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Changing the law to change attitudes
Changing the law to change attitudes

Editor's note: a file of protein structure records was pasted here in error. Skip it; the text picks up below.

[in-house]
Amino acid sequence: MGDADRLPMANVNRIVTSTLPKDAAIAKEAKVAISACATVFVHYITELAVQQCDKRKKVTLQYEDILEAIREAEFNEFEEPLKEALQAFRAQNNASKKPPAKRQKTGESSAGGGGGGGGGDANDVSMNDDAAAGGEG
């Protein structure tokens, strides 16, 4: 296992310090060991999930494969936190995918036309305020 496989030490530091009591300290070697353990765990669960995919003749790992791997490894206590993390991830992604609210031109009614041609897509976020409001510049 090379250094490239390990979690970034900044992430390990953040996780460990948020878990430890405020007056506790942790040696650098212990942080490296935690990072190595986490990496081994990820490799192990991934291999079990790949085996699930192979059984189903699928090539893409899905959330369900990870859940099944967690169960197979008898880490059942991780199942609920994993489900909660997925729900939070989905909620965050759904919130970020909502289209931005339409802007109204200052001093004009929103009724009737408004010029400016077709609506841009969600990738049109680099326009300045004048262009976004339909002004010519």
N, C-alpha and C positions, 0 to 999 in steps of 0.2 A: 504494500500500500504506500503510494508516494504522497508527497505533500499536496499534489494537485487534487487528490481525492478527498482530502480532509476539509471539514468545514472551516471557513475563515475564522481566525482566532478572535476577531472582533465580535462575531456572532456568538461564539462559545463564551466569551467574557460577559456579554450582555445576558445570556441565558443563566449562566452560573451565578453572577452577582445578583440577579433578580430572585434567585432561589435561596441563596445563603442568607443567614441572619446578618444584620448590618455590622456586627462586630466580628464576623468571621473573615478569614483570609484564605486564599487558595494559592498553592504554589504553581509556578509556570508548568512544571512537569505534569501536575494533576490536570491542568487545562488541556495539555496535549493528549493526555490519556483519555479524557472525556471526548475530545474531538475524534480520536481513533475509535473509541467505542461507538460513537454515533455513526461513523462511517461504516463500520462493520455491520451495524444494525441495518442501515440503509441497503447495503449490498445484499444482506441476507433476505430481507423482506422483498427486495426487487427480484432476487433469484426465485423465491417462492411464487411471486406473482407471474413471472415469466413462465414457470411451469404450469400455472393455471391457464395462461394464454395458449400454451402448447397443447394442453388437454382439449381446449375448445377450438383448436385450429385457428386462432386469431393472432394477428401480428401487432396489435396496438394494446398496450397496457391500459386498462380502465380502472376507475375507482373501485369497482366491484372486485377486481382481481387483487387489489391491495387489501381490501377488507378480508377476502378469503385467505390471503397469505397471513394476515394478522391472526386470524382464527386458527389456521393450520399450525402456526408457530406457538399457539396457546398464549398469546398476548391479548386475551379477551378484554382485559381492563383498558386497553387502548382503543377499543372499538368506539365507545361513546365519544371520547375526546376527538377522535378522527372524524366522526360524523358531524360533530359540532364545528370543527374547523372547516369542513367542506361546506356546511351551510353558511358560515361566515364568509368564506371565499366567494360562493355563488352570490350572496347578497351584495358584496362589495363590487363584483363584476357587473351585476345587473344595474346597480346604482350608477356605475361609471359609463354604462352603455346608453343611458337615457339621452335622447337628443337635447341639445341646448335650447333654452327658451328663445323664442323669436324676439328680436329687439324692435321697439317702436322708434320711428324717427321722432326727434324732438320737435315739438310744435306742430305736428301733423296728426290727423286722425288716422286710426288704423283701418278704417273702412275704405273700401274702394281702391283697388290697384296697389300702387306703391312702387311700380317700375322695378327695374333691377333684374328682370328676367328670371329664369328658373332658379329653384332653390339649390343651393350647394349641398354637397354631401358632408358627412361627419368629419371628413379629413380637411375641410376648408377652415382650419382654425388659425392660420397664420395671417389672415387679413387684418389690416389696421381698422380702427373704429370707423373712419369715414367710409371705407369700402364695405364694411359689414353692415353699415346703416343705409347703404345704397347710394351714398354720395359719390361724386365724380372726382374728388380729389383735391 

To mark International Day for the Elimination of Violence against Women Refuge CEO Sandra Horley CBE was interviewed by the British Council. Sandra is a committed campaigner on behalf of abused women and children who advises governments internationally on gender-based violence and criminal justice. She looks back at an innovative workshop on women’s rights that she delivered in Mangochi, Southern Malawi, in 1995 at the invitation of the British Council. It resulted in the criminalisation of marital rape in Malawi. But was a change in the law enough to change things? Reena Johl, Country Director, Malawi, goes on to tell us about the progress since that time and what still needs to done. Remembering 1995 – Sandra Horley Back in 1992, I was delighted to receive a letter from Liliana Biglou – the Country Director of the British Council in Malawi at the time – inviting me to run a workshop on domestic violence in Mangochi, in the southern end of Lake Malawi. At the time, this was an innovative and highly controversial project for Liliana to bring to Malawi. She asked me to give a keynote speech and to bring lessons and learning from the UK to help Malawi devise its own, local, solutions to the global problem of domestic violence. Refuge was undergoing great change in those days, and my small team and I were working, flat-out, to turn a small local charity with a handful of shelters in London, into a national lifeline for abused women and children with a national 24 hour helpline and an infrastructure of support services up and down the country. I had given evidence in a number of high-profile murder and manslaughter cases where the accused was an abused woman and a few months later the then HRH Princess Diana would help us relaunch the organisation under the new name of Refuge. We were extremely outspoken on the UK’s inadequate police response to victims of domestic violence and Liliana had heard us campaigning in the media as we continued to shine a light on gender inequality and pull domestic violence out of the shadows. The British Council had convened a wide range of key civil society influencers – judges, politicians, tribal chiefs, women’s rights campaigners – and we enjoyed three or four days of robust discussion and heated debate. I was struck, as the week progressed by just how receptive the audience was on the whole. Because I cannot overstate how radical – and truly ground-breaking – it felt back then, to stand in front of the Malawian judiciary and argue that a man had no right to rape and beat his wife. Many of the senior members of the judiciary – including the Chief Justice – simply did not agree. To say it was controversial was a huge understatement. After all, rape in marriage had only been criminalised in the UK the year before and many people still felt that domestic violence was a private issue that should be kept behind closed doors. In the UK it was still seen as controversial to point out that domestic violence was against the law and that men had no right to abuse and intimidate their wives and children. But during this workshop, which Liliana had bravely convened, the sense of possibility in the air was palpable and we managed to galvanise that goodwill and appetite for change. And shortly afterwards, I was ecstatic to learn that Malawi had passed a law criminalising rape in marriage. It is such an honour to have been able to witness and play a part in such a fine example of institutional and attitudinal change in action. People often ask me how I change attitudes to domestic violence because it’s not easy to uproot generations of negative attitudes and prejudice that enable abuse to thrive in any society. But I think the best way to attempt to do it is to try to get people to understand that domestic violence affects everyone and that everyone has a duty to put an end to it. Because it is a human rights issue. It is in all our interests to ensure that women and children can be safe and free. I try to show people the impact of abuse – on the individual – and on the whole society – to show people the debilitating cost of domestic violence and the importance of positioning it firmly in the context of criminal justice. Looking back now, the visit to Malawi was important for so many reasons. It was my first visit to Africa, as a start, and it was one of the very first international visits that I conducted in my capacity as CEO of Refuge, to share learning and work with other countries to develop joint strategies to tackle violence against women. I have since taken part in many similar programmes with the British Council, including, most recently, a programme in Egypt to reduce domestic violence and increase the capacity of the Egyptian Ministry of Justice. And this time last year I was honoured to visit China and Vietnam, looking at the nexus between domestic violence, human trafficking and modern slavery. But not only that, it has formed the basis of a life-long friendship with Liliana. Looking at Malawi today – Reena Johl Looking back at the achievements of the British Council and our partners allows us to appreciate the impact we make. Yet it also calls attention to the work still to be done. That landmark change in the law in Malawi was only one step on a long journey to change attitudes. Honurable Justice Zione Ntaba, a Chevening Scholar and currently the youngest female judge in Malawi explains her concerns. ‘Despite Malawi having a robust legal system in terms of protection of human rights there are still concerns around gender-based violence, especially intimate partner violence. A solid review on sexual offences is warranted. For instance, marital rape continues to be a silent crime in Malawi.’ A law is of benefit, only if a society feels it should use it. In Malawi the first national survey into violence against children and young women in 2013 (funded by DFID) found that two in five females and one in five males aged 18-24 believed it’s acceptable for a man to beat his wife in some circumstances. Furthermore, 40 per cent aged 13-24 years believed a woman should tolerate violence to keep the family together. Alongside work with formal legislation and law enforcement, those working to end violence against women and girls (VAWG) are concentrating on prevention, starting with the young. This is something we are particularly well placed to address as a cultural relations organisation as it focuses on understanding and challenging cultural norms around gender based violence and ultimately changing attitudes and behaviours. In Festival of Ideas, a youth engagement project which used creative means to explore accountability with a thousand young Malawians, almost 50 per cent identified genderbased violence and sexual harassment in schools and the community at large as an issue they were concerned about. More importantly they were motivated to take action and make a change. We are launching the final stage of the project this November, which will support a selected group to develop and implement a campaign among their peers and school communities to raise awareness of their rights and responsibilities. This all highlights that we must not rest or get complacent. Across the region in SubSaharan Africa, we are marking the UN Elimination of Violence against Women day on 25 November and participating in the following 16 days of activism. The 2017 theme is ‘Leave no one behind – end violence against women and girls’. In Malawi we are will be working with local partners on a targeted social media campaign, sharing content generated by young Malawians to create awareness amongst young people.